History is not over.
The Congo is not over. Africa is not over. We must reckon with the crimes and injustices of the past. We are obliged to do so as a matter of practicality and of morality.
The current tragedy of the Congo is a simple example of a hundred varying forces coming together to make things worse. The root of this suffering is colonialism. The Congo shows the developed world’s claims of caring about human rights, about the rights of the oppressed, are largely window dressing for our more lucrative interest in petro-economies. We focus on the calamities of the Middle East, and spend a sliver of our attention on the Congo, and places like Congo. Our maps don’t even get the size of the continent right. Africa is not so distant from our past or from our lives, but in the theater of the mind, we are always Out of Africa.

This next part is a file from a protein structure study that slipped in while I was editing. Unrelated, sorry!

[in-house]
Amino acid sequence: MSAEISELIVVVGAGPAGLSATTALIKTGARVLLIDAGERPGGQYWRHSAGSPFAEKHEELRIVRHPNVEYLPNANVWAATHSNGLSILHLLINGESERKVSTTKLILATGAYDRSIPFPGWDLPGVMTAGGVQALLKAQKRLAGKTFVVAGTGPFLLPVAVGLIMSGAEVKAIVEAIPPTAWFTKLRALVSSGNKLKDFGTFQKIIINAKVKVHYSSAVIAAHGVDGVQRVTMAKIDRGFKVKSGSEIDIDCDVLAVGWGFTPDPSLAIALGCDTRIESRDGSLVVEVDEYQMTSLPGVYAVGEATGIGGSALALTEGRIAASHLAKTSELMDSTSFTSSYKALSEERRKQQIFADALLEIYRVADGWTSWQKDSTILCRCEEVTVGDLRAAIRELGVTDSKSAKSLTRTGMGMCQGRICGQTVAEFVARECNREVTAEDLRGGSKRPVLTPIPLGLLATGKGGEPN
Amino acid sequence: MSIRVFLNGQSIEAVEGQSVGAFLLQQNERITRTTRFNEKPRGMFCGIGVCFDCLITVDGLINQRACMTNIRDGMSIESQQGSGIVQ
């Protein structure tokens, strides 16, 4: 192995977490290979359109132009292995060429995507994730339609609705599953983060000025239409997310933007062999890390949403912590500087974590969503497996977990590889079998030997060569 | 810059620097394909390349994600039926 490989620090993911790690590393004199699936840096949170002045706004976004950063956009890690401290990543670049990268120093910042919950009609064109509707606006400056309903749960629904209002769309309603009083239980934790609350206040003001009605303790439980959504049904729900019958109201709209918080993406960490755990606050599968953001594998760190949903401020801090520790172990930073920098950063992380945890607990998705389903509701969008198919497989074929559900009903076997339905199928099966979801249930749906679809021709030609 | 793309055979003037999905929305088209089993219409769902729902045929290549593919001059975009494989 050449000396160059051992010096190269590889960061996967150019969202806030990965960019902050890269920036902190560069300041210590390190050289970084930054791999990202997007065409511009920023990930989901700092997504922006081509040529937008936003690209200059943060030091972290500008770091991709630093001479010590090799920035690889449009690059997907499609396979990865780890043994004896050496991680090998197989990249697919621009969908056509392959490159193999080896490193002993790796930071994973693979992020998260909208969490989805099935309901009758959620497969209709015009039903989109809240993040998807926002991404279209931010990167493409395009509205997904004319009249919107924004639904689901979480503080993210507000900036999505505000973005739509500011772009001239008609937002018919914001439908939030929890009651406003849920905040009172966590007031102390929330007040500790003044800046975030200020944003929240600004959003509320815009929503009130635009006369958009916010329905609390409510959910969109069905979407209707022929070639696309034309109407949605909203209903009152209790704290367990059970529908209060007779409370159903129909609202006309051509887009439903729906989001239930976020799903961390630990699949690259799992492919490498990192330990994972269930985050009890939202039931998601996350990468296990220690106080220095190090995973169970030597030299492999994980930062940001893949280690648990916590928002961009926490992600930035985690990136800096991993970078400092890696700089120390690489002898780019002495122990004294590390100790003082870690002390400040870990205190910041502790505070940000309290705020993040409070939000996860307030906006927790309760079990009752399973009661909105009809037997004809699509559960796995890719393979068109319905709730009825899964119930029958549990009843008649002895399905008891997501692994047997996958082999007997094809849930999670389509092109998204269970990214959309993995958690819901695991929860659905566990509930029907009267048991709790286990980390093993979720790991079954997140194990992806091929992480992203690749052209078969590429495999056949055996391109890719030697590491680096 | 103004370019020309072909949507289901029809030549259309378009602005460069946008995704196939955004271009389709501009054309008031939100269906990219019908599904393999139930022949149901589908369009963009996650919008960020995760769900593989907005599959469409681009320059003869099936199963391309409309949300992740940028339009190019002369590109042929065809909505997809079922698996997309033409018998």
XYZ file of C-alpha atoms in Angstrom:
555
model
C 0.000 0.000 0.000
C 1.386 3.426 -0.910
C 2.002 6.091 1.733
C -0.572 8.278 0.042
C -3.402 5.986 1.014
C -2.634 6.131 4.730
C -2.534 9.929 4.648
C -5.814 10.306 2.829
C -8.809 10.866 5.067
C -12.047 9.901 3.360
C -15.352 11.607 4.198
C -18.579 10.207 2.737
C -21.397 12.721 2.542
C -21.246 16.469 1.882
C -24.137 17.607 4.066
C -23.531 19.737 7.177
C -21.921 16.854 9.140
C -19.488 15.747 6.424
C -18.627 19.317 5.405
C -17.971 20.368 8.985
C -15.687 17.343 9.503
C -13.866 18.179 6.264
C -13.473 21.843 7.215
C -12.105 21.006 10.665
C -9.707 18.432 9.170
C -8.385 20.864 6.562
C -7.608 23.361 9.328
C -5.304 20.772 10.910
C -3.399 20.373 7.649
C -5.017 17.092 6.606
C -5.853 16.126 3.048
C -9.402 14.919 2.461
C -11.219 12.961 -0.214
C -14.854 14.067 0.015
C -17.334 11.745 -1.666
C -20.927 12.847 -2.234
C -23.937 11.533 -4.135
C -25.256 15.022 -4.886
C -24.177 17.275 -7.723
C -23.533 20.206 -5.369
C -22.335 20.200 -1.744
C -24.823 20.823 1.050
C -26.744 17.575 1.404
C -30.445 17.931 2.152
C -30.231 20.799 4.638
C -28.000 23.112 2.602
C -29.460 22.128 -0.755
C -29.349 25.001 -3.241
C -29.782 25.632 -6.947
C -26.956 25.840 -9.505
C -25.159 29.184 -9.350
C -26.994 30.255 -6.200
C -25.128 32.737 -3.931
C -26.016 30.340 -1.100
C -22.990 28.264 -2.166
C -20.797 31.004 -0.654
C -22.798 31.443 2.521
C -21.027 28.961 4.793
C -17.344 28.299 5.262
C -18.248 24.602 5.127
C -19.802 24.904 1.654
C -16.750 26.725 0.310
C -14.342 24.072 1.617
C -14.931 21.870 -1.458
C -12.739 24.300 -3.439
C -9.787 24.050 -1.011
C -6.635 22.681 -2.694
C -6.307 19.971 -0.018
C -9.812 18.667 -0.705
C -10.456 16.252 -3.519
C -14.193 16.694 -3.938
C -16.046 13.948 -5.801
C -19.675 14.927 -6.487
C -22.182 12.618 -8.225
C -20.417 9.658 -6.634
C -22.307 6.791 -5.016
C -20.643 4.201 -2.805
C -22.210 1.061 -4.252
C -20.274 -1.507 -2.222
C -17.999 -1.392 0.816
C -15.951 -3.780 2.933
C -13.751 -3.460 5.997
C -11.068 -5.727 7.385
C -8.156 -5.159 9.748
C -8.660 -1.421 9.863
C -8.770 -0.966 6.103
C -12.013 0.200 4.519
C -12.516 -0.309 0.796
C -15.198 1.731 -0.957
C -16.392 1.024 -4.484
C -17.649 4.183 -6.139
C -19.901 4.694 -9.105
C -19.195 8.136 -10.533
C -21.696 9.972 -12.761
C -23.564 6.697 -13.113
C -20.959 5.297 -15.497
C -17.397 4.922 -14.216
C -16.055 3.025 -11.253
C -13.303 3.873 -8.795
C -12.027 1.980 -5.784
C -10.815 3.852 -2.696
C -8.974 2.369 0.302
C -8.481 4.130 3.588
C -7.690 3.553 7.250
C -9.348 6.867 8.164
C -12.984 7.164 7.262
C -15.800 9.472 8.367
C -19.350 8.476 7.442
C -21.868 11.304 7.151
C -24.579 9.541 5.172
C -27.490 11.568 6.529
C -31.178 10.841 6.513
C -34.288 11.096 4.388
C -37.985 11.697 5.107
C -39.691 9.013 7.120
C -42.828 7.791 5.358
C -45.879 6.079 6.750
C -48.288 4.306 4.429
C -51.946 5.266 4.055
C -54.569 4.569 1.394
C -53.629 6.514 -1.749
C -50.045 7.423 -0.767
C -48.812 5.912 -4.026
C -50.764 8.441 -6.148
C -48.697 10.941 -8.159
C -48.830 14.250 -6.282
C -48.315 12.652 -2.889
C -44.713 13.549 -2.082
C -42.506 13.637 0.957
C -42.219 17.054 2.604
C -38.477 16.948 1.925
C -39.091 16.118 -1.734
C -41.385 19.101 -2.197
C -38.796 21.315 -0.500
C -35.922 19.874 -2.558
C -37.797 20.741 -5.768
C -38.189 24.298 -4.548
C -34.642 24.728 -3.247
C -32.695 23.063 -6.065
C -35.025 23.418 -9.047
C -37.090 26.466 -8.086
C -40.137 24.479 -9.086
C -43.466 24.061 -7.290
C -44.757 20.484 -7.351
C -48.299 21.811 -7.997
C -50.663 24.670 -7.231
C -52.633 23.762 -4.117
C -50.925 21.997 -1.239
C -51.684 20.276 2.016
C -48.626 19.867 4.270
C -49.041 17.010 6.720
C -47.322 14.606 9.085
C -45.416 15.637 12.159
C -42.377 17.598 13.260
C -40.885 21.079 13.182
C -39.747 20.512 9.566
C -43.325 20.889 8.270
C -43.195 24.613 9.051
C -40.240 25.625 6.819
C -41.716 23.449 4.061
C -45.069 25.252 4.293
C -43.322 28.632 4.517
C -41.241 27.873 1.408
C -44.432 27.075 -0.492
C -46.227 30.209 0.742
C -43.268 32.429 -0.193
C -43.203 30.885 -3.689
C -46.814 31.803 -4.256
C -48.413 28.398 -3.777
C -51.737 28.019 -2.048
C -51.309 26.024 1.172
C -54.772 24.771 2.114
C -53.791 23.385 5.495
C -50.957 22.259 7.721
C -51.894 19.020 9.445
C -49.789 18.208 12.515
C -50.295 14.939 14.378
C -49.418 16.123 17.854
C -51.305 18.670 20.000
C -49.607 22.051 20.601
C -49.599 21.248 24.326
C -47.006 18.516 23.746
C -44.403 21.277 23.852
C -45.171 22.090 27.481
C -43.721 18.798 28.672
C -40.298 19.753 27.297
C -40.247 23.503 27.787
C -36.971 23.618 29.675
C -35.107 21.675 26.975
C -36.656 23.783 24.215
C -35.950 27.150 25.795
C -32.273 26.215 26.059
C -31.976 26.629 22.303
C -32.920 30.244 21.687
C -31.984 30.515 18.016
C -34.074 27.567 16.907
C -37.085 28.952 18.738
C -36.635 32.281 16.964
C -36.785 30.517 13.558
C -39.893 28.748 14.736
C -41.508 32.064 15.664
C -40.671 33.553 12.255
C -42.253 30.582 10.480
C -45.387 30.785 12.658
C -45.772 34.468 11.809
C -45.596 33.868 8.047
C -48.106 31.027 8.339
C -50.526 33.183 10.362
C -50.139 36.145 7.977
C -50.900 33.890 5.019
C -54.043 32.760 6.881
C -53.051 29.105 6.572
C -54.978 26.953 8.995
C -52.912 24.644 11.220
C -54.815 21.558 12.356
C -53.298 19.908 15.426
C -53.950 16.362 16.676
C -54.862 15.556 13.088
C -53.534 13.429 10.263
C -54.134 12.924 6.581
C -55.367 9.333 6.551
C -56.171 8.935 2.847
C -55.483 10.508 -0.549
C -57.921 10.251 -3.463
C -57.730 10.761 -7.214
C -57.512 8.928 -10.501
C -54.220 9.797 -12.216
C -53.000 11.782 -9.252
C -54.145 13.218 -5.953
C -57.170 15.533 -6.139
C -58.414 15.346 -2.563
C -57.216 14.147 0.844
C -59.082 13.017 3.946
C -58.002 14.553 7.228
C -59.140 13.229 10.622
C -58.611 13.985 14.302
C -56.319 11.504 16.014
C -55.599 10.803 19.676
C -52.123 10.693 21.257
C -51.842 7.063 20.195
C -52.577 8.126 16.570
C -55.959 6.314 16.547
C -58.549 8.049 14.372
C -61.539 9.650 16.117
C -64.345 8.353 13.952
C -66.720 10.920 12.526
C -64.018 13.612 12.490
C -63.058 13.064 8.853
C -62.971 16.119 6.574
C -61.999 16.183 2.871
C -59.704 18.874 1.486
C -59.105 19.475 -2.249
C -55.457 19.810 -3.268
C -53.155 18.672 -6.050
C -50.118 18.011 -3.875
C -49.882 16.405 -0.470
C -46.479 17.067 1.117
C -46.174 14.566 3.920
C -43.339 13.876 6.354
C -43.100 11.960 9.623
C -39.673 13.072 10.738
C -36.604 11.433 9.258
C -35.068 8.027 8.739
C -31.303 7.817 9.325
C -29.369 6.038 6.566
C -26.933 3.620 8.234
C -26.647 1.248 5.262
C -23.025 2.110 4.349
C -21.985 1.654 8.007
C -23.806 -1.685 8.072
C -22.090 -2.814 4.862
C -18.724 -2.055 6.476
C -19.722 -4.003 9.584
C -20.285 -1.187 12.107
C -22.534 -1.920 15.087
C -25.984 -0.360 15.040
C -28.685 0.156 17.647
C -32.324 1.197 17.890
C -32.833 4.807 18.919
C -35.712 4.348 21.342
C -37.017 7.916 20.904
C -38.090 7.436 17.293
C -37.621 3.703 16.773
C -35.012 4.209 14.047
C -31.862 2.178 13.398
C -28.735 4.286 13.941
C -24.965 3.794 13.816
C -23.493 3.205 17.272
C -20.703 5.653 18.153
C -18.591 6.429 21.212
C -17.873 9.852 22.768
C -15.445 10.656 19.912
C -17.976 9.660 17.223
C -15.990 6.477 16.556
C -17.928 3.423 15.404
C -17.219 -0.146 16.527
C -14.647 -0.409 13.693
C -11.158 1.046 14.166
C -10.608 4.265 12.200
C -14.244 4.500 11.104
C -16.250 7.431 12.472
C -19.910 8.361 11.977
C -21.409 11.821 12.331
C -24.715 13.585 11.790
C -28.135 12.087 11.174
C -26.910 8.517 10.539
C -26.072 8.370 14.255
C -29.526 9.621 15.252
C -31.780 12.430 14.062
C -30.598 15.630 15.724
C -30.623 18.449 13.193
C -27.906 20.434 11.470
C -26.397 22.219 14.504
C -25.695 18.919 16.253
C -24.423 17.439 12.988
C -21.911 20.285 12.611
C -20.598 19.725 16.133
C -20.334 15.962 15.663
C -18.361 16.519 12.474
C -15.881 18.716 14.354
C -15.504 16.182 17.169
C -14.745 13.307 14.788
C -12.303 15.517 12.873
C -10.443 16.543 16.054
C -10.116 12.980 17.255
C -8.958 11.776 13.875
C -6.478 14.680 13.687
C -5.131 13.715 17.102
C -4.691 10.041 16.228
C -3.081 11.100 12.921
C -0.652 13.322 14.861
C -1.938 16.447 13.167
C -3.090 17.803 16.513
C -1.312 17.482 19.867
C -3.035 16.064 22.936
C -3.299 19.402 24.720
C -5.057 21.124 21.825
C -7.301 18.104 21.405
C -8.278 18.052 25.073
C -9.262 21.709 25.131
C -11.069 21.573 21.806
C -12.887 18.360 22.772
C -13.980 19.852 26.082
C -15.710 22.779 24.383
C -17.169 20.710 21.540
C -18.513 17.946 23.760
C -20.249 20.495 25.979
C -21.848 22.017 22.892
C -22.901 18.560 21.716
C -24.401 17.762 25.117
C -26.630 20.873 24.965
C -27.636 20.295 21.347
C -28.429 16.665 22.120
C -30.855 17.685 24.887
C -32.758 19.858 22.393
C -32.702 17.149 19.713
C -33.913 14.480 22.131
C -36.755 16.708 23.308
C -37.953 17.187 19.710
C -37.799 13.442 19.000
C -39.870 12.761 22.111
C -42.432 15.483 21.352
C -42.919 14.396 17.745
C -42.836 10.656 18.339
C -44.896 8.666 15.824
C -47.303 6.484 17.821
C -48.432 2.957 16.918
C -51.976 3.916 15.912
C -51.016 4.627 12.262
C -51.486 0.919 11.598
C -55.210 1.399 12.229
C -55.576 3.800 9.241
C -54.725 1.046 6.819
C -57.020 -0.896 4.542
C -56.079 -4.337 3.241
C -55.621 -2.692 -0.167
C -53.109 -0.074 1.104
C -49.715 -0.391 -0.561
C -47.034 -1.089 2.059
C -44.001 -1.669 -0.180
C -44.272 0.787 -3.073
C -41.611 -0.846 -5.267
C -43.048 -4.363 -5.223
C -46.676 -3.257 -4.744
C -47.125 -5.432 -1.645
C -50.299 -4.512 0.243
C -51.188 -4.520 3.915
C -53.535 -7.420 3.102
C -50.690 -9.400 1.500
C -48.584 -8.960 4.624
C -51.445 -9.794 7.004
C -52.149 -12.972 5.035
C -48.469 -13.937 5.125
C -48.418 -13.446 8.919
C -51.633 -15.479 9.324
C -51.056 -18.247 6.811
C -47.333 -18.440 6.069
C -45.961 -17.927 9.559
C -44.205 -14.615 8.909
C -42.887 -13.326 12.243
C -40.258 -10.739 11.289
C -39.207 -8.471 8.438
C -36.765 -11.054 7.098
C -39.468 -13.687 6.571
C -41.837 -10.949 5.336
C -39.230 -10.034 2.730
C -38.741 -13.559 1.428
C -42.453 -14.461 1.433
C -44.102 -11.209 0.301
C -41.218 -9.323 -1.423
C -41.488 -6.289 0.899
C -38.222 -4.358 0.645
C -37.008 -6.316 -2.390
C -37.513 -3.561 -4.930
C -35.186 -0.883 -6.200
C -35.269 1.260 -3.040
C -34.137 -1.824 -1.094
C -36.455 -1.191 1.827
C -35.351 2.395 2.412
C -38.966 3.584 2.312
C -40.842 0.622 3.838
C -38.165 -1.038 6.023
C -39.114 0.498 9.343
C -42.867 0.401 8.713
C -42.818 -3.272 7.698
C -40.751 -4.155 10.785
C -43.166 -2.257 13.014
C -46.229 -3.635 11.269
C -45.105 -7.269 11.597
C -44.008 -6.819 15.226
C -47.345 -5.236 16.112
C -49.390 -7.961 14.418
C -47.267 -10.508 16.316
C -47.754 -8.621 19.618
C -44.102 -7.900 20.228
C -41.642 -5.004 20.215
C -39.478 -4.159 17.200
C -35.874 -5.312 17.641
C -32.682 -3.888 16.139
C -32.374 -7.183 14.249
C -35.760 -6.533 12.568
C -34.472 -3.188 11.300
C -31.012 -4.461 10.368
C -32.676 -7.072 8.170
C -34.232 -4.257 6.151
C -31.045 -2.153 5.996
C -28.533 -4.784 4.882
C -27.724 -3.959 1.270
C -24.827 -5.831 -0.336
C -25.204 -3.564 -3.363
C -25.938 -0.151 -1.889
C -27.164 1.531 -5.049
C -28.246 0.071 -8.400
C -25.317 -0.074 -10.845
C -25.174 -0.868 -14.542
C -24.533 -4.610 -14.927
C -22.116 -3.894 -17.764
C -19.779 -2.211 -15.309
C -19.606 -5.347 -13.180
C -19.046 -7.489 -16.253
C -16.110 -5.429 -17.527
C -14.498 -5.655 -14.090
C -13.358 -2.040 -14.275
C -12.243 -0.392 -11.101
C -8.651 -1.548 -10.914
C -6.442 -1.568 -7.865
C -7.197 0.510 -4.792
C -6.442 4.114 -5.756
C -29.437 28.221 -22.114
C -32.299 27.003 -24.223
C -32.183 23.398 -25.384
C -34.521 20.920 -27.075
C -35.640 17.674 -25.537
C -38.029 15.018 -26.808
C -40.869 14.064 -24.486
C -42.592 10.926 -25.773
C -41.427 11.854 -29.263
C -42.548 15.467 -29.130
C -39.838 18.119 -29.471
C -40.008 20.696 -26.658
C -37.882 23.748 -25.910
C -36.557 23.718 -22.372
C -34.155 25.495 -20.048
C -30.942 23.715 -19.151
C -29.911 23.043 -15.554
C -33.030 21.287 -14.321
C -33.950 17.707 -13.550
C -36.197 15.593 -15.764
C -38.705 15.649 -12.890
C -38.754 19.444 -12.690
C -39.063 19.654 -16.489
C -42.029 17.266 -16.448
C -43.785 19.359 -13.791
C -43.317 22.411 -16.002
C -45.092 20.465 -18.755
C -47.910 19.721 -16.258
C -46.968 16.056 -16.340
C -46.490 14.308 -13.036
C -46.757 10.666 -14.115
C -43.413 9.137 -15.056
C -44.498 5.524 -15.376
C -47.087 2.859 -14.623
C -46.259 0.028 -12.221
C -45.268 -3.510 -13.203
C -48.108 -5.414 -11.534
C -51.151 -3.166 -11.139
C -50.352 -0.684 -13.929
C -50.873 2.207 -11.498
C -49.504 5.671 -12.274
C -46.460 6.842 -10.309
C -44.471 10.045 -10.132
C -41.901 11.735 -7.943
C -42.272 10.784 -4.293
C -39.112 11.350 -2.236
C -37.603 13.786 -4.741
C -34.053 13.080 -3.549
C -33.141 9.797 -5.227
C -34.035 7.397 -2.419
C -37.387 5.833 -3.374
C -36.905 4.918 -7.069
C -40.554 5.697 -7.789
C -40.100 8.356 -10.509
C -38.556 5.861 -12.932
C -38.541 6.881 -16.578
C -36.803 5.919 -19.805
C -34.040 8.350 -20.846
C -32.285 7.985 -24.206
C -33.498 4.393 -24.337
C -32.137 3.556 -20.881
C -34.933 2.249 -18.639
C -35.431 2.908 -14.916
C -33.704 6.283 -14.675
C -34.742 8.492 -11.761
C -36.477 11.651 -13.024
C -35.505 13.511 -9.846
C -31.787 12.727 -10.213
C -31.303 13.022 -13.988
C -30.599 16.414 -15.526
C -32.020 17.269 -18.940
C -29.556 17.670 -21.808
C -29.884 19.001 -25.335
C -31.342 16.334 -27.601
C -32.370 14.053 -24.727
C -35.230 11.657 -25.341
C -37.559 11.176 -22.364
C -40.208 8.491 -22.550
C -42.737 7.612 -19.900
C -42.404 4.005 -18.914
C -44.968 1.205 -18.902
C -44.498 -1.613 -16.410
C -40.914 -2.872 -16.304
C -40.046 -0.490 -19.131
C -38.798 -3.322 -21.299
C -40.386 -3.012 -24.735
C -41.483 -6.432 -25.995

Twelve days ago, 250 people were murdered in ethnically-targeted massacres. According to The Independent:
On a report based on interviews with almost 100 victims, the UN’s Human Rights Office said it believed the DRC government to be complicit in the massacres in the south-western Kasai province. At least 80 mass graves have been identified in the region, the UN said, and investigators believe the abuses in the most recent flare-up of violence could amount to crimes under international law. ... But the UN figure is likely to be a considerable underestimation of the true scale of casualties in the violence, which was sparked last year when a regional leader, who was critical of President Joseph Kabila, was assassinated in a military operation.